What makes a good leader?
Departments throughout the university strive yearlong to foster excellence in every field for generations to come. The University of Colorado Boulder Alumni Association presented four individuals during a panel on leadership qualities at Folsom Field on Friday, Oct. 25.
Extreme skier and TV commentator Chris Davenport, Vail Mountain Senior Vice President and COO Chris Jarnot, CU ski team head coach Richard Rokos and CU freestyle ski team head coach Palmer Hoyt all shared their thoughts during the Back to Boulder Luncheon.
The two-hour panel in the large conference room on the club level of the stadium was part of a series of events organized by the Alumni Association for this years’ homecoming week.
Chris Davenport graduated from CU in 1993 with a degree in history before setting out to become the world’s best extreme skier. He was the first person to ski all of Colorado’s 54 fourteeners in less than one year in 2007 and has been featured in more than 30 ski film productions.
Davenport works as a mountain guide today, a job that brought him to the roof of the world – the summit of Mount Everest – in 2011. He used this episode of his action-packed life to illustrate his perception of leadership during Friday’s panel.
“There are four stages of risk management: avoid the risk, accept the risk, mitigate the risk or transfer the risk, which is just a fancy way of saying ‘You go first,’” he said. “Sometimes you just have to take a leap of faith in order to be successful.”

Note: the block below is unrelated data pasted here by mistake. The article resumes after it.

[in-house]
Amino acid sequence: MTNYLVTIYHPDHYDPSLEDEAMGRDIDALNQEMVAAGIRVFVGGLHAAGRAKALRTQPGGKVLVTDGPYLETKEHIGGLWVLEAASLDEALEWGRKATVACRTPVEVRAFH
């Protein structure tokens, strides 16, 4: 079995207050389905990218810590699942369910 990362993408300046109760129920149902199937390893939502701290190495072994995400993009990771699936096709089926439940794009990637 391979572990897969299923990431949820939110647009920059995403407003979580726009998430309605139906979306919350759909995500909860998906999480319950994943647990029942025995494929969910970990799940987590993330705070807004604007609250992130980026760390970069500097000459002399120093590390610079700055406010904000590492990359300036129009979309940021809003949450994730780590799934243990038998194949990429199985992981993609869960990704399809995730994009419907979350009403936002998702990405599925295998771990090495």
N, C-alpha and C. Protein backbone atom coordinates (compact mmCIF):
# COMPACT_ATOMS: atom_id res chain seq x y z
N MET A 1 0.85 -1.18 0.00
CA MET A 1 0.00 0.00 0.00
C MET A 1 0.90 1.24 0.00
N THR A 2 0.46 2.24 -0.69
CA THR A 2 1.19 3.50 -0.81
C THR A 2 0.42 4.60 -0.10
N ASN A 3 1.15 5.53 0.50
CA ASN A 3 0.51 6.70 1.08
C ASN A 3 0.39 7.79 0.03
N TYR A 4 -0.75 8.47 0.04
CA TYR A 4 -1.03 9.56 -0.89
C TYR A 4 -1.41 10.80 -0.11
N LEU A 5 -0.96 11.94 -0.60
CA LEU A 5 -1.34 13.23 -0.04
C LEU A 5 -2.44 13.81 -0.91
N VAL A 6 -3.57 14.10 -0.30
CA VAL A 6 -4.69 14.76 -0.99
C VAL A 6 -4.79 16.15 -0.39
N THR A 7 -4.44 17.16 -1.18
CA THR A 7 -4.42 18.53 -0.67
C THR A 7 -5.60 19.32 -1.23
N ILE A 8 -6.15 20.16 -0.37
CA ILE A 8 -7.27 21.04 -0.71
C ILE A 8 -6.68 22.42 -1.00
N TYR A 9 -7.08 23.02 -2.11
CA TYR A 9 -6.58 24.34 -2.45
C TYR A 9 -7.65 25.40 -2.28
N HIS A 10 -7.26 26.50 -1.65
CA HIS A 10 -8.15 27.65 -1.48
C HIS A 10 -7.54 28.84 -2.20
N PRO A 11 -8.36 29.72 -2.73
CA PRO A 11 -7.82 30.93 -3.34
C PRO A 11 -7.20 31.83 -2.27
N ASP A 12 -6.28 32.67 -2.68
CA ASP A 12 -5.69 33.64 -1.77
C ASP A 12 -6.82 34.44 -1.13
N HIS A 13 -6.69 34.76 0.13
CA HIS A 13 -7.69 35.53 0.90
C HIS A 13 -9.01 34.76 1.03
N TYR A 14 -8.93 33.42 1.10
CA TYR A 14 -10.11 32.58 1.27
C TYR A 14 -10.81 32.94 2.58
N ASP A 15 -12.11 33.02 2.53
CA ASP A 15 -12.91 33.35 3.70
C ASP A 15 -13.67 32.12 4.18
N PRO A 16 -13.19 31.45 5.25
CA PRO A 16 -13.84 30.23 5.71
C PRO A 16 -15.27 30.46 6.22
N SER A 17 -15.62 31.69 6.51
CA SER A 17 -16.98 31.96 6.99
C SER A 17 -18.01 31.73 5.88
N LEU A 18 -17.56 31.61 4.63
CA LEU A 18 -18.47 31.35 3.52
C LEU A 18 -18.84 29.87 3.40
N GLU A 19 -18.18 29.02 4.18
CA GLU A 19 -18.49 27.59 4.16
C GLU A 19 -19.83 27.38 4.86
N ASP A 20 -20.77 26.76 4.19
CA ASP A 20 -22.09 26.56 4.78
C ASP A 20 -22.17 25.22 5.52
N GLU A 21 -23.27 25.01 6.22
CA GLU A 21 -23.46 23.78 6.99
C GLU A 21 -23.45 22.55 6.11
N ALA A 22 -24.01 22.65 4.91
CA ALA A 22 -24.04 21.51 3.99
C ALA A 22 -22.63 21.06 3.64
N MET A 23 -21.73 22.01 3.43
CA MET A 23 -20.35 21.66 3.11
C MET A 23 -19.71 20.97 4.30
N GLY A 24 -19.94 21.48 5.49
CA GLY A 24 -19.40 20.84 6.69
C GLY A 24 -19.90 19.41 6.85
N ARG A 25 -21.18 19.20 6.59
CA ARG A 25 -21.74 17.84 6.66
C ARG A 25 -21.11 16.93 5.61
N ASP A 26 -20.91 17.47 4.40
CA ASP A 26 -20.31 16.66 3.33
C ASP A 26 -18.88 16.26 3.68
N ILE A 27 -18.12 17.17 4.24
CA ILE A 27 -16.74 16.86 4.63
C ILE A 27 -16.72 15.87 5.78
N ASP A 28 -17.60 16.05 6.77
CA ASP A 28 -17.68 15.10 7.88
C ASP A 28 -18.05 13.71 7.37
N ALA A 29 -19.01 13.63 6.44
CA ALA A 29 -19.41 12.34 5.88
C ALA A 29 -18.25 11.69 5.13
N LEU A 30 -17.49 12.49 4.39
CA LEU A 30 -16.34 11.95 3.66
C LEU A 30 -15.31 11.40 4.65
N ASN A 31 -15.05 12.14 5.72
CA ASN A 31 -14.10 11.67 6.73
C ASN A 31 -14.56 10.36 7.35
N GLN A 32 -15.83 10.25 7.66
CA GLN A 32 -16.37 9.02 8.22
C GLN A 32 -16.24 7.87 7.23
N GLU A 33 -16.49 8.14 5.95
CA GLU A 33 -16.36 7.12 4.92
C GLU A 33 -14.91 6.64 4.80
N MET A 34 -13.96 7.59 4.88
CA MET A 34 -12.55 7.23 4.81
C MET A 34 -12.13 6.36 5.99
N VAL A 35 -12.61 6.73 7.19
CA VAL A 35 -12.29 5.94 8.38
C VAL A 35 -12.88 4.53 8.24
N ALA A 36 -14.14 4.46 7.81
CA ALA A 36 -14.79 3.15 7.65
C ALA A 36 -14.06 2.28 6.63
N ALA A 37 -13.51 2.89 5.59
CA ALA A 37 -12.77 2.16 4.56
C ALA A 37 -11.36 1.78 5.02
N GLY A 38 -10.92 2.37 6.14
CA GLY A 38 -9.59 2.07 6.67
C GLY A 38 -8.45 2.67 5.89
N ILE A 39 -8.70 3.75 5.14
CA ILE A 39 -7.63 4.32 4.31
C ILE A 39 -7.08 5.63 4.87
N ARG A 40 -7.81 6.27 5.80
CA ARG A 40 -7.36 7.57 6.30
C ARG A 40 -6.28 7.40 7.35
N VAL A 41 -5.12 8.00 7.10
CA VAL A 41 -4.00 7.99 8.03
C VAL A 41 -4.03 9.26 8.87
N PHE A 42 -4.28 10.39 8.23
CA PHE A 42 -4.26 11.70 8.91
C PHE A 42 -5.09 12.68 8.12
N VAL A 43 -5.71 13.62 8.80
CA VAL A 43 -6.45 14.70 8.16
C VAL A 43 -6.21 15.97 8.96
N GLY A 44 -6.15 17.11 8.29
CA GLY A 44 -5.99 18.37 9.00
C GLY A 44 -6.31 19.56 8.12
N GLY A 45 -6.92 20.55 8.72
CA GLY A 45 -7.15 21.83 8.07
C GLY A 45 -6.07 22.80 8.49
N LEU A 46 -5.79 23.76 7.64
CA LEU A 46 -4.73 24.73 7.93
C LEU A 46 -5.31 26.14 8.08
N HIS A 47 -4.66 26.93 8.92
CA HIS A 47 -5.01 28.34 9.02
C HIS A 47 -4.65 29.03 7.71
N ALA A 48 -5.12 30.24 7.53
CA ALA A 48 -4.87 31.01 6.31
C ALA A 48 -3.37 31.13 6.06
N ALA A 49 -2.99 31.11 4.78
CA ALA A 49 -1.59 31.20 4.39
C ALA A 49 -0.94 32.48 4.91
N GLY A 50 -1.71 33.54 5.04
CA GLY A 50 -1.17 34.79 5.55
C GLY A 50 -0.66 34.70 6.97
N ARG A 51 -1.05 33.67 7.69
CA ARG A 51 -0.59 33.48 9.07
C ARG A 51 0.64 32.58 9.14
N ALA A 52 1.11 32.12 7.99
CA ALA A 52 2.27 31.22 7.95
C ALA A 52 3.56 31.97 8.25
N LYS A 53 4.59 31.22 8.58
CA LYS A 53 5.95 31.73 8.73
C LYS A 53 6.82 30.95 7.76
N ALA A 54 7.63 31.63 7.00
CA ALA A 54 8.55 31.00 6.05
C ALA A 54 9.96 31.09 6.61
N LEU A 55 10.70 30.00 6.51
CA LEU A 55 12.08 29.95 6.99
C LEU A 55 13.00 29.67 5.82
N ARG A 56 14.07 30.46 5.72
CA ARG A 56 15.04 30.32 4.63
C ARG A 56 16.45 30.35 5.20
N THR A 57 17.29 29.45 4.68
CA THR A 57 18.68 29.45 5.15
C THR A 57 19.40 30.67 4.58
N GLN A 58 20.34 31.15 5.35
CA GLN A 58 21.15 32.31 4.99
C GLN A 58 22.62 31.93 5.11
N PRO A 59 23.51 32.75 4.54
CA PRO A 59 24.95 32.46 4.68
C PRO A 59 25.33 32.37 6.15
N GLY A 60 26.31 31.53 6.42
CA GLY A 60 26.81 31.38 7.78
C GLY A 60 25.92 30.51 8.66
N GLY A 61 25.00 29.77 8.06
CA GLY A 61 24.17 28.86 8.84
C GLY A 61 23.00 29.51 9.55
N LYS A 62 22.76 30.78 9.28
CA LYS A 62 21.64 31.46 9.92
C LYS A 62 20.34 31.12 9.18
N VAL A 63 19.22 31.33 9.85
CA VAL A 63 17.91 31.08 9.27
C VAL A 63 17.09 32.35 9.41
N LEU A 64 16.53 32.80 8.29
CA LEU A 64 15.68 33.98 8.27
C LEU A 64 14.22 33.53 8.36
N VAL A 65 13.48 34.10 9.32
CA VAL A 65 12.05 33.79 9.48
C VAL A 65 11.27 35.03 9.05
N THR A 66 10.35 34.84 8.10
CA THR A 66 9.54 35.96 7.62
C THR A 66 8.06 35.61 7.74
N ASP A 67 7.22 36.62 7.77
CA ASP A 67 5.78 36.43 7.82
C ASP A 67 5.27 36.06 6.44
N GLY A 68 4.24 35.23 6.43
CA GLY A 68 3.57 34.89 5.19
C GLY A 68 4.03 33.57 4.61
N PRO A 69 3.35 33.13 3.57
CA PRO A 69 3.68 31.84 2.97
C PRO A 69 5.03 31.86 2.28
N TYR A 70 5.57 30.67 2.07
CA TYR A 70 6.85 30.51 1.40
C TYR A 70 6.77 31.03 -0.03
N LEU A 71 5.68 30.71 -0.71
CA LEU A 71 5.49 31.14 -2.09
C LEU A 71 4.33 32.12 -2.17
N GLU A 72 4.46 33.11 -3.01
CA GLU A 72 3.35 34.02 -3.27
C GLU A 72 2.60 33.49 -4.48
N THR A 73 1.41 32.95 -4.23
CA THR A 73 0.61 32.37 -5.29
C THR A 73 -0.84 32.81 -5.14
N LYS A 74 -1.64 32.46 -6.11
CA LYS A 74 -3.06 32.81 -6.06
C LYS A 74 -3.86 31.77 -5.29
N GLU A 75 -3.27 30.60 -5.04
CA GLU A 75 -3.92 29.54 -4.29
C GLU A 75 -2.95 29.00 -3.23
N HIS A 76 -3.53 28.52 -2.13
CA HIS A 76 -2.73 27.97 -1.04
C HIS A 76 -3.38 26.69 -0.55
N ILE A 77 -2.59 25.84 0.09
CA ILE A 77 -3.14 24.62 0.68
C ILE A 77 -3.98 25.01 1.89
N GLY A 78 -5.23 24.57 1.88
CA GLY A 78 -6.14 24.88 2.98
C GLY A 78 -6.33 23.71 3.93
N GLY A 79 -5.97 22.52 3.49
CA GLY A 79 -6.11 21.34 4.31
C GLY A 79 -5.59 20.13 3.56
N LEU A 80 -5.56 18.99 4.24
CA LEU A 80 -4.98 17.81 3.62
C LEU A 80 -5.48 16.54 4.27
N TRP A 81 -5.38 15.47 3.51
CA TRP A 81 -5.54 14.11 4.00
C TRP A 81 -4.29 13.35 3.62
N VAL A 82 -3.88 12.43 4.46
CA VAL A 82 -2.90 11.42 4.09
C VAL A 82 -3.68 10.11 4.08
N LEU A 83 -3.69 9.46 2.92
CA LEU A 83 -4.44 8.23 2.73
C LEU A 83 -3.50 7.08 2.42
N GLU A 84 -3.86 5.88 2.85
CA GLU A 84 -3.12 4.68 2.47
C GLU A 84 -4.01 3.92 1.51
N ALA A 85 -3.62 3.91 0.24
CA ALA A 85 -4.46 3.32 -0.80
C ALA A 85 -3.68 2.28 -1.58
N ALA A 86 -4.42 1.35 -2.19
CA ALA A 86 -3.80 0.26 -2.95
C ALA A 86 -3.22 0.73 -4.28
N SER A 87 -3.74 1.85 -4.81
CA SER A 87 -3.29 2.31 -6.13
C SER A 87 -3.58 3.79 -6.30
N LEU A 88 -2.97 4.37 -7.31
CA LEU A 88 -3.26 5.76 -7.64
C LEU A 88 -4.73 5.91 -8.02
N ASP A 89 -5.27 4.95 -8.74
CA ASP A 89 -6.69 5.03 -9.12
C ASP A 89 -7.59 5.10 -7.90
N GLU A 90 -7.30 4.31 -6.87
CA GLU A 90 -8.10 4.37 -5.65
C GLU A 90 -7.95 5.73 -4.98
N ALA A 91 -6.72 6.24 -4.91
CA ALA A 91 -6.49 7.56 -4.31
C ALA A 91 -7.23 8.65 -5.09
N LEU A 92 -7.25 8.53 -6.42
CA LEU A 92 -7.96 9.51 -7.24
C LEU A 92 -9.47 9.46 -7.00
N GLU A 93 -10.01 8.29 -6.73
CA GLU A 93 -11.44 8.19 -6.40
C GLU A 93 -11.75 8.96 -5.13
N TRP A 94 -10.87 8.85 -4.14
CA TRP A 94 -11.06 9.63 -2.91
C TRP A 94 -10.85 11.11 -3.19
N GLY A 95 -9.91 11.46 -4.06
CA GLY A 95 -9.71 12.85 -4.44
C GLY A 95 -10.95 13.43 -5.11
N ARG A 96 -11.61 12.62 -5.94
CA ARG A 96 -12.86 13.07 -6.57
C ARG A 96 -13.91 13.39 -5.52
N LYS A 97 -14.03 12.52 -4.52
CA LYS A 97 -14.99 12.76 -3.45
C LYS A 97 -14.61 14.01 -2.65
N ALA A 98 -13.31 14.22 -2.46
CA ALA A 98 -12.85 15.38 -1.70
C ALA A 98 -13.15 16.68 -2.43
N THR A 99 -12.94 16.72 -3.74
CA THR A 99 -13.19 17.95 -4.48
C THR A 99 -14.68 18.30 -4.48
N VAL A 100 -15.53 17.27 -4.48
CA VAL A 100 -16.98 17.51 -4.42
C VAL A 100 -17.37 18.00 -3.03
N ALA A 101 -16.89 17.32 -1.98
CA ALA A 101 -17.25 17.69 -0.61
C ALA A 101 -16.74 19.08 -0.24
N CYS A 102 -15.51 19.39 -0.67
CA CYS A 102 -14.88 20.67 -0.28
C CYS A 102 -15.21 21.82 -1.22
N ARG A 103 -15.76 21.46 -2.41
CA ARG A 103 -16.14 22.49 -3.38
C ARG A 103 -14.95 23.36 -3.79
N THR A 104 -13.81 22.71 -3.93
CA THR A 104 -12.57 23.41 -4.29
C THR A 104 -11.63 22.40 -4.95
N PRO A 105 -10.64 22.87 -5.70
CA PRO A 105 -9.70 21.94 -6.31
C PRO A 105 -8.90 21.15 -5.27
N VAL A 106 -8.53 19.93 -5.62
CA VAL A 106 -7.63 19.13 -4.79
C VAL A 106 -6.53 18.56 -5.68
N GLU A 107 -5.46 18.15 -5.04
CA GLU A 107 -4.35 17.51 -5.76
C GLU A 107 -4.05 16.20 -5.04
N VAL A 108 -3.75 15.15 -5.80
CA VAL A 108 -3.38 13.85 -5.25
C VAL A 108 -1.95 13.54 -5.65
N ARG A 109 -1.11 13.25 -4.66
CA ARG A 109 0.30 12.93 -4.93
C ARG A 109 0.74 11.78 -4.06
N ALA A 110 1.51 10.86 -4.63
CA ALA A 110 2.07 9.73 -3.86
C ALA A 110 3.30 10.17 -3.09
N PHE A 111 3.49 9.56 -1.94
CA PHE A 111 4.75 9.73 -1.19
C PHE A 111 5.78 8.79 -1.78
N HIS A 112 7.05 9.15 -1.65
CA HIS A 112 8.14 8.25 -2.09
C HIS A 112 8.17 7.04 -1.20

As a leader, “you have to build up as much information as you can in order to make good decisions,” he said.
Before Davenport took the stage, Hoyt, Rokos and Jarnot had already talked about their approaches toward leadership.
Palmer Hoyt graduated from CU’s Leeds School of Business with a degree in finance in 2005. Instead of pursuing his original plan to move to London and to dive into the financial market, he chose powder snow and has worked as a freestyle skiing coach at CU ever since.
“Every one of us has the chance to be a leader, to guide other people,” he said.
Hoyt explained his three key principles of leadership with the help of three sticky acronyms: CARE, SMILE and WIN.
He said a leader needs to be compassionate, articulate, responsible and encouraging (CARE). A smile, for him, is the simple method inspiring learning effort. “When you smile, you let others know that you care,” he said. “Whenever I’m Needed” (WIN) is another principle he abides by.
University officials tried several times to recognize CU ski team head coach Richard Rokos for his excellence in leadership by nominating him as coach of the year. Rokos, a former member of the Czech military, declined every single time.
“It is my firm belief that I can do it, but I can’t do it alone,” he said, referring to the camaraderie between soldiers. Rokos has led CU’s ski team to seven national championships and 32 individual titles.
Chris Jarnot, senior vice president at Vail Mountain, is responsible for all operations at the Vail and Beaver Creek ski resorts and needs his team every day in order to be a successful leader.
Jarnot said it is a daunting task to be willing to constantly elevate a business to growth, change and development while trying to overcome the obstacles the day presents you with. But he used filmmaker Woody Allen’s words to encourage young leaders to take small but consistent steps towards excellence.
“80 percent of success is just showing up.”
Contact CU Independent Guest Writer Lars Gesing at email@example.com.